I recently listened to the podcast Shoptalk episode "Is there a Great Divide" about the divide between frontend developers. I was not aware that there was a divide in the first place. The main symptom they discuss is the difference between what a job listing says and what the actual job is. Today the frontend scene is very broad and consist of a range of skills. That means if your main skills are creating a good design with CSS, it doesn't necessarily mean you also can configure webpack to handle Sass files.

This inspired me to think about where frontend development is today. I have lately also recently seen a divide, but on another topic, when it comes to use static types and Object Oriented Programming in the frontend. But, let's go back from the start first to see why we are where we are today.

Disclaimer:
This is a gross simplification of the history of the web and data has been cherry picked to fit my narrative. There is probably some facts not mentioned or wrongly described that effects some of my points and I am open to feedback to adjust my views.

First Gen - World Wide Web Dev

alt tim Beerners-Lee
Source: Cern

The information Highway was born at CERN by Tim Beerners-Lee and released to the public in 1991. At this point every website was just static webpages directly served from the web servers. Each URL pointed to a specific directory which had an index.html where you also could point to other sources like css files, images, etc. Updating the website meant changing the html file, uploading a new version by ftp and then the users got the new content. After some time the need for a more dynamic experience led to the introduction of Javascript in 1995 by Brendan Eich and during the same year cookies were introduced by the same state of the art browser at the time: Netscape.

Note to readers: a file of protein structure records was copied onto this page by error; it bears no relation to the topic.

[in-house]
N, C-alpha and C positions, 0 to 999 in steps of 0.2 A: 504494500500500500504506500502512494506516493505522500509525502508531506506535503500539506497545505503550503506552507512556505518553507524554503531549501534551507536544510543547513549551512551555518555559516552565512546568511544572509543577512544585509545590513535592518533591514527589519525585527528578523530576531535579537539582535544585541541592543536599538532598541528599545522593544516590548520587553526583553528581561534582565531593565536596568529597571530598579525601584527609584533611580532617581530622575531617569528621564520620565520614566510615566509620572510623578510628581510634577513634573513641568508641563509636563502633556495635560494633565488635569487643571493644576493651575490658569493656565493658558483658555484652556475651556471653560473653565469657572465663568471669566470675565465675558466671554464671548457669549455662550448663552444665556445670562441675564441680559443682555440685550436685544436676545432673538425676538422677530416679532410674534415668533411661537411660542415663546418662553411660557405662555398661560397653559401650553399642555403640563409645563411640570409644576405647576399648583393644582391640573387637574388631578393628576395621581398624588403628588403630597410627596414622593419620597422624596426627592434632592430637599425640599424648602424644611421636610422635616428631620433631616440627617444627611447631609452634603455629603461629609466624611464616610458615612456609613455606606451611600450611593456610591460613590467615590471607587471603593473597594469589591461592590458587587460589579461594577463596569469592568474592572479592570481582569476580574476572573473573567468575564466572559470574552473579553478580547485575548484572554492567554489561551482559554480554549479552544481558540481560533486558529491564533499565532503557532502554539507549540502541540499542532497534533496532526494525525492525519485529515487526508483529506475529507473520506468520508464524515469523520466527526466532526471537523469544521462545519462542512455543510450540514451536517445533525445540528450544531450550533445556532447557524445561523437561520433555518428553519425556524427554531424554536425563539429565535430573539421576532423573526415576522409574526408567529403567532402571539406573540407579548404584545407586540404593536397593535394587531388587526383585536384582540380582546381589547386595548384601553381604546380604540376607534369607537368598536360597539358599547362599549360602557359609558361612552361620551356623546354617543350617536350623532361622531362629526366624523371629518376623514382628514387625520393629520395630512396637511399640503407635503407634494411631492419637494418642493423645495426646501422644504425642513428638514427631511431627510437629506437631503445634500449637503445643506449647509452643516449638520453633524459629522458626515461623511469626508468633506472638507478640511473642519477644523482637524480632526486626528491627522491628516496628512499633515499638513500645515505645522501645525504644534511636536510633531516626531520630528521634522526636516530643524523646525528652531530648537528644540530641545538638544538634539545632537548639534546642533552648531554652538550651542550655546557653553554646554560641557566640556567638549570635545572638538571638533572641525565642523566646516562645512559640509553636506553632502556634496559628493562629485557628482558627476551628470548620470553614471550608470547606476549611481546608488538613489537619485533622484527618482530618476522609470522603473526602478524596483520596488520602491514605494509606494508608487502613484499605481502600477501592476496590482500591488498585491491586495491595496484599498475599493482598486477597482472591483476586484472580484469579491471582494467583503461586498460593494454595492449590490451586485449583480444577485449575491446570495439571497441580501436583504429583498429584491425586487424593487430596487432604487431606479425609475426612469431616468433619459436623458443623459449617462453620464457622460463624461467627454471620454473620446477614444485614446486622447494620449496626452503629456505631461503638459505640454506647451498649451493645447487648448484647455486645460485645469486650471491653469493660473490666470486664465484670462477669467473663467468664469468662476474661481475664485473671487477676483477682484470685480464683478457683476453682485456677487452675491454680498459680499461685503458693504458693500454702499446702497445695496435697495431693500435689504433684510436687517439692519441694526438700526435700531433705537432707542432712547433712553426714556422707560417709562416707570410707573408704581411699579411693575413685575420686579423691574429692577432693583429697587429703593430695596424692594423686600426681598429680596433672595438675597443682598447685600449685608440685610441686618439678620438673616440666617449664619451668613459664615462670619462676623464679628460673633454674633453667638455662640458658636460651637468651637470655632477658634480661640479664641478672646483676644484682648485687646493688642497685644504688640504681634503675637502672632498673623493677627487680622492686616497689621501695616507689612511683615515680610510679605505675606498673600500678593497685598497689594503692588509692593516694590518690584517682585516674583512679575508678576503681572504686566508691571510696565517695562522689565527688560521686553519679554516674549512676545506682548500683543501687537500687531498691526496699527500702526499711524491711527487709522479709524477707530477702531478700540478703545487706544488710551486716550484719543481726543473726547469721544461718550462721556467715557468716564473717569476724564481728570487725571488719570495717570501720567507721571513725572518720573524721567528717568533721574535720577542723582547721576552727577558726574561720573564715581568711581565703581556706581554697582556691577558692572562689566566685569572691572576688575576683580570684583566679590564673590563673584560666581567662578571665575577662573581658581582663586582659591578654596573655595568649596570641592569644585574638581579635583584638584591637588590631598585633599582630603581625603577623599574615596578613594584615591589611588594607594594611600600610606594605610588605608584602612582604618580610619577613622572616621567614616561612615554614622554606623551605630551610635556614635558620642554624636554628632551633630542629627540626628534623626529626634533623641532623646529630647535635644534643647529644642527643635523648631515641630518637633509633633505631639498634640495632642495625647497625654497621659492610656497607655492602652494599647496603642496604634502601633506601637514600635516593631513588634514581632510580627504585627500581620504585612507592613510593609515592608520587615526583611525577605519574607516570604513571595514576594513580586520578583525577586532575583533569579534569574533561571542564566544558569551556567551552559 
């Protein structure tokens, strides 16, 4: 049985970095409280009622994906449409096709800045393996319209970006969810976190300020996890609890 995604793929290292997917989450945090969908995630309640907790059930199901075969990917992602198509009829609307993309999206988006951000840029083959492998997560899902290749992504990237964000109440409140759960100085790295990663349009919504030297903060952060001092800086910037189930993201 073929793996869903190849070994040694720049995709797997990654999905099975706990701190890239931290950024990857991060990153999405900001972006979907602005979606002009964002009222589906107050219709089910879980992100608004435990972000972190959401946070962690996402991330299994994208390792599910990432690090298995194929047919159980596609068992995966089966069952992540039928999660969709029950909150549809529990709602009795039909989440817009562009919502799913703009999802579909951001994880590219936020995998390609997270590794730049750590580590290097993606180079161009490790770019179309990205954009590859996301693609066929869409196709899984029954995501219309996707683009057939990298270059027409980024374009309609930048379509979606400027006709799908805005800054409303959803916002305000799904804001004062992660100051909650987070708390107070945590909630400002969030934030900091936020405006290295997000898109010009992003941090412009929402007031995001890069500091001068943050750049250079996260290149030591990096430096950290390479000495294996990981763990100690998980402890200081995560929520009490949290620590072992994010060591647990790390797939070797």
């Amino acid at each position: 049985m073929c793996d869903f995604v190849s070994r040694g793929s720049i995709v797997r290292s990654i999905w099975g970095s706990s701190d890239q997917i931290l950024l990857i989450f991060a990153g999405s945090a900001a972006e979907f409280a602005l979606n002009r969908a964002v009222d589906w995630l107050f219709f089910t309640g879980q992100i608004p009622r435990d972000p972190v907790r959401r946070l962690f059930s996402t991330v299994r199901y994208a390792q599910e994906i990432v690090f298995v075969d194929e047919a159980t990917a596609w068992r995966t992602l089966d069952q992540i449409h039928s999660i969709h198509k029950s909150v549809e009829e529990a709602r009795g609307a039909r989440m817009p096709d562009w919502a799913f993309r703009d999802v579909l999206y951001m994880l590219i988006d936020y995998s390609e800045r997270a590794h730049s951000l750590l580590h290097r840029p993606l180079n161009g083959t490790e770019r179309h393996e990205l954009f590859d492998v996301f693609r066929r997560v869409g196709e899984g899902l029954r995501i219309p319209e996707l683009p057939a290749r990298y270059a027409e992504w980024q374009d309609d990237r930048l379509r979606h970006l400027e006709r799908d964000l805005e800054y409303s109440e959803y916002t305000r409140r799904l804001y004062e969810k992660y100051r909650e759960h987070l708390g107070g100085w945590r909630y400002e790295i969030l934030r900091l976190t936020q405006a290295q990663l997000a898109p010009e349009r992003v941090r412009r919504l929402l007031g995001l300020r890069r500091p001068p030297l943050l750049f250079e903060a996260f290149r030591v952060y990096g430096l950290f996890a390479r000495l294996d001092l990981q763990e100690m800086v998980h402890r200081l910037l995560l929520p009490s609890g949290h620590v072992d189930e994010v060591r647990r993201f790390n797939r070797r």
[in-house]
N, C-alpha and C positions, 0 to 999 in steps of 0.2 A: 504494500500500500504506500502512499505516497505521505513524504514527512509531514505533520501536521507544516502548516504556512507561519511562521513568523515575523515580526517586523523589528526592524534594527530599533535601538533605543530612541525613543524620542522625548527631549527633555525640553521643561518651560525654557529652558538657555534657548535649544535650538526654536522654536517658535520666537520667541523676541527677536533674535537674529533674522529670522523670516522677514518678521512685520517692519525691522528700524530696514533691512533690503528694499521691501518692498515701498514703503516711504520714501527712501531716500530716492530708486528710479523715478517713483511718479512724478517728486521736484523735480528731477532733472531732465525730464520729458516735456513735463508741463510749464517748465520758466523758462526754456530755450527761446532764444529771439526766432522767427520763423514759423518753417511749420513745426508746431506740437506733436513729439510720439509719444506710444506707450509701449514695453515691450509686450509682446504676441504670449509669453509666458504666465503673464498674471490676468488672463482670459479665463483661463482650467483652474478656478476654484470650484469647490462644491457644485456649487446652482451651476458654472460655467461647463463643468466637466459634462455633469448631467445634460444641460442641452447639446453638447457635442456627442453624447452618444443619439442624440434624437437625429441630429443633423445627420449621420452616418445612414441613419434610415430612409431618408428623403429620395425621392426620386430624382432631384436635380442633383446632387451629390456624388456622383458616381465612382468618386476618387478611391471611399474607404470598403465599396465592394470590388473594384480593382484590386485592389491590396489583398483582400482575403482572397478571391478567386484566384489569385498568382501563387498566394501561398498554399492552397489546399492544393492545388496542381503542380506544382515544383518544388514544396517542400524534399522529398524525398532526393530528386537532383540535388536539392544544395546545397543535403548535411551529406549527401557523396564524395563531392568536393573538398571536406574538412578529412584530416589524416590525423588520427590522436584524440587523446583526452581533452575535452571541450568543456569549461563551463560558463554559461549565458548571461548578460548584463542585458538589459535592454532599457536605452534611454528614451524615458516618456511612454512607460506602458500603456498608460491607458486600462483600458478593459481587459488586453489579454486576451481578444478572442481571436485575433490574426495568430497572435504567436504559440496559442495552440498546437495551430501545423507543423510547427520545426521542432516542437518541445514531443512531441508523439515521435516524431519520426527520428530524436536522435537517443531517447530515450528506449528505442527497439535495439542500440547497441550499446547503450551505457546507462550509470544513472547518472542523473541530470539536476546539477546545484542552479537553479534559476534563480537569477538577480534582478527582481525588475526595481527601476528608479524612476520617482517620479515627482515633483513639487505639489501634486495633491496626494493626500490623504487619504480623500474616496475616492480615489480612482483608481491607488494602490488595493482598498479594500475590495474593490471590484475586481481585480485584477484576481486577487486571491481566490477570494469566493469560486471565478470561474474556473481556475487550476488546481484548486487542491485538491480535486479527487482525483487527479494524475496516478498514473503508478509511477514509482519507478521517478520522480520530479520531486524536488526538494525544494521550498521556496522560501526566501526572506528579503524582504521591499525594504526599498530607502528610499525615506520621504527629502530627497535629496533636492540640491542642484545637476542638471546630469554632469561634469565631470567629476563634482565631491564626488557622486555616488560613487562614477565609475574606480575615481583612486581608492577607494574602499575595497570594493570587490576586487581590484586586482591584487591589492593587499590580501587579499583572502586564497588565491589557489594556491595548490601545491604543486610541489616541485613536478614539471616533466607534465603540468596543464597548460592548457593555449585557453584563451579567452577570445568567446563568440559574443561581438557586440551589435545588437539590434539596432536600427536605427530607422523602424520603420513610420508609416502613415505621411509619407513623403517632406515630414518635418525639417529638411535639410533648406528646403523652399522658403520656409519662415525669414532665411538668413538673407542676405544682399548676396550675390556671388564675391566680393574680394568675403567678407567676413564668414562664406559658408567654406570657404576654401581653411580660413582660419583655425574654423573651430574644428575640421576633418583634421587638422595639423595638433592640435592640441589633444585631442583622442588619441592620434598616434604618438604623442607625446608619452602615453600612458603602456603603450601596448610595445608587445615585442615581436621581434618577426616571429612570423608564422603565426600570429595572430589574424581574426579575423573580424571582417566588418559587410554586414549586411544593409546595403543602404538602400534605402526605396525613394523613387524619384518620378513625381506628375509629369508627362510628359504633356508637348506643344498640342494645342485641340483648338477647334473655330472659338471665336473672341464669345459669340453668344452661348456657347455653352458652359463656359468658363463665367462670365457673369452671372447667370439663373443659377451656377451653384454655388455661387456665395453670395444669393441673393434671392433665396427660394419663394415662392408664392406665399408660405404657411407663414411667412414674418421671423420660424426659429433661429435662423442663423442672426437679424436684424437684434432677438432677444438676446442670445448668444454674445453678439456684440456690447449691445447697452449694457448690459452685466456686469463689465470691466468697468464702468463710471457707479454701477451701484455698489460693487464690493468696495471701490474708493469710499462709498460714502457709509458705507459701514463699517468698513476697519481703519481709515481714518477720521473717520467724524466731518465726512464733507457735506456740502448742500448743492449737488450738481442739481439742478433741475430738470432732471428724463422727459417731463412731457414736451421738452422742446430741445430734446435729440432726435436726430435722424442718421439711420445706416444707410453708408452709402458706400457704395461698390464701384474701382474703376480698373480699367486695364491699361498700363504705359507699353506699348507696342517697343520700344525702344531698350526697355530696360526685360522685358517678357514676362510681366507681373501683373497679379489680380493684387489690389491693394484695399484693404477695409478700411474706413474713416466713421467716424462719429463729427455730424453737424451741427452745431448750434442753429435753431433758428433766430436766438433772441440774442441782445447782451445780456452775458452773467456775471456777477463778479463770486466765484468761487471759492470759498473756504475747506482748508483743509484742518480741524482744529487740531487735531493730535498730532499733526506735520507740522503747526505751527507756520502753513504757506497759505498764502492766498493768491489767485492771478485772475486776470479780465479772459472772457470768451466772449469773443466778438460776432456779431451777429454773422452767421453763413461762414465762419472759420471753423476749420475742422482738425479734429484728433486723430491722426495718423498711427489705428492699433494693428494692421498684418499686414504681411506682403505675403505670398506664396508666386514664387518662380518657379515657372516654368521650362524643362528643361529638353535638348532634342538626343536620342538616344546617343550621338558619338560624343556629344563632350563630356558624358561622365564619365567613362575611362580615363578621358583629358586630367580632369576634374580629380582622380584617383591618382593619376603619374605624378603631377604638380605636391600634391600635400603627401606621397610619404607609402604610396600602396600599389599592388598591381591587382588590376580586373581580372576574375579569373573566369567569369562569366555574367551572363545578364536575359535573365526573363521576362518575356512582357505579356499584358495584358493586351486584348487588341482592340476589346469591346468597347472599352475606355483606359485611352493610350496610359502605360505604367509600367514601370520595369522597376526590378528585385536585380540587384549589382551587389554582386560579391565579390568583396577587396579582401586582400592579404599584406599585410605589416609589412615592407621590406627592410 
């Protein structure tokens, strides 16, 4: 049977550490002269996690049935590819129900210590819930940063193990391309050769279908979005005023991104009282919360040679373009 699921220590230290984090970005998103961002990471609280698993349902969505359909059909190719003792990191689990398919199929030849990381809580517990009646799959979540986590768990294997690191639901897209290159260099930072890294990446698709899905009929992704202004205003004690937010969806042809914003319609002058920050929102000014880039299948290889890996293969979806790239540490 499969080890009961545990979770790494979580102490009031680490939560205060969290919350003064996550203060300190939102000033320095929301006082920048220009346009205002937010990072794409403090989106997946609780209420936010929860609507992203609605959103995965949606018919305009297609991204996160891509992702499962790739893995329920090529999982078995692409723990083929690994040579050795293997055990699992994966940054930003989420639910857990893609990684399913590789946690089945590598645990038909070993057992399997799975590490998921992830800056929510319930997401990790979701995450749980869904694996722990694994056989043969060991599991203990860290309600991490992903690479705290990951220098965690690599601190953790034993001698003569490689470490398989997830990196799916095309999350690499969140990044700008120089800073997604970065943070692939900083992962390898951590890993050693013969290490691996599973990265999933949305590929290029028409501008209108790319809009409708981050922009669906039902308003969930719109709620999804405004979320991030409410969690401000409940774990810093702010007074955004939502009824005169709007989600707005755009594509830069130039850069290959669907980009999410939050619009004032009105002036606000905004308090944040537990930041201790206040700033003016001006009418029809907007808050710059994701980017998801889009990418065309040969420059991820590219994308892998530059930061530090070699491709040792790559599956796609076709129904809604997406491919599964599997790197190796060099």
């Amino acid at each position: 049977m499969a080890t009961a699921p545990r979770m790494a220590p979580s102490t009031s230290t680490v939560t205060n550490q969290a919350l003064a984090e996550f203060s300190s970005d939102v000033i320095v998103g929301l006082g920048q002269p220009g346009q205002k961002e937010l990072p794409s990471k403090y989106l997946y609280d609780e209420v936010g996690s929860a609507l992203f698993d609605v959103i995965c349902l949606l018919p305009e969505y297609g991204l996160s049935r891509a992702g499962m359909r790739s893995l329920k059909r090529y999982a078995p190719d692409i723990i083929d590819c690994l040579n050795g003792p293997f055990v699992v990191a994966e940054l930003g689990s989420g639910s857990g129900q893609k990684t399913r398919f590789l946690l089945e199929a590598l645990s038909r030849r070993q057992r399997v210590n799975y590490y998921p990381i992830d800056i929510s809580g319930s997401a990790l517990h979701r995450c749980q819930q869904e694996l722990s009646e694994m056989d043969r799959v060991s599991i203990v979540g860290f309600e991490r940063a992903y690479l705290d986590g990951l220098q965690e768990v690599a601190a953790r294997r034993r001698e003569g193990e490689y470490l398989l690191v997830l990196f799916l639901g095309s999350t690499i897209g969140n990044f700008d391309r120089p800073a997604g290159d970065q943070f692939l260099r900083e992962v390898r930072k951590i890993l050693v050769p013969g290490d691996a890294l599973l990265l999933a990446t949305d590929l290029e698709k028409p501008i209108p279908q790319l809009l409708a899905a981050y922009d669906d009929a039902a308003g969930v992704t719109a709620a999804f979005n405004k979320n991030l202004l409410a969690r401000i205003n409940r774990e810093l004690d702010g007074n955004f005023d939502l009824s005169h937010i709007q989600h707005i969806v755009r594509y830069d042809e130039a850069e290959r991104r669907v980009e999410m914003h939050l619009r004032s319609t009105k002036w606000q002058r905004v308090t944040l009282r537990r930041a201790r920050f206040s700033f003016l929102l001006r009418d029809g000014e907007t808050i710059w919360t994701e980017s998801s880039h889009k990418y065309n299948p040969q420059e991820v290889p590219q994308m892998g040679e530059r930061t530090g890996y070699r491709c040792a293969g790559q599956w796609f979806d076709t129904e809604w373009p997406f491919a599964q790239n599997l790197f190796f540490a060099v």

At this point frontend development was not really a known term. Programmers were able to create html files that could be interpreted by a browser to show a document. It was mainly used in research and websites where very informative and non interactive.

Second Gen - Web 2.0

alt Gilfoyle

"I tried to make it slow. I really did. But I'm not Dinesh. It's very difficult for me to do shitty work." - Gilfoyle

source: Techrepublic.com

The need for more an even more dynamic experience led Rasmus Lerdorf to, in 1995, create PHP to be able to serve web pages through a template engine. This led to a remarkable creativity boost for web development since you could access a database to tailor the experience of the user and create an html page on the fly.

But the most important interesting part of this time was that a lot of people could set up their own website easily thanks to services like e.g. Angelfire, Geocities, AOL, etc. I think that, the idea that frontend is easy and unimportant was born during this era. The second half of the 90s can be summarized by these gifs that frequently was shown on peoples websites:

alt under contruction
alt under construction 2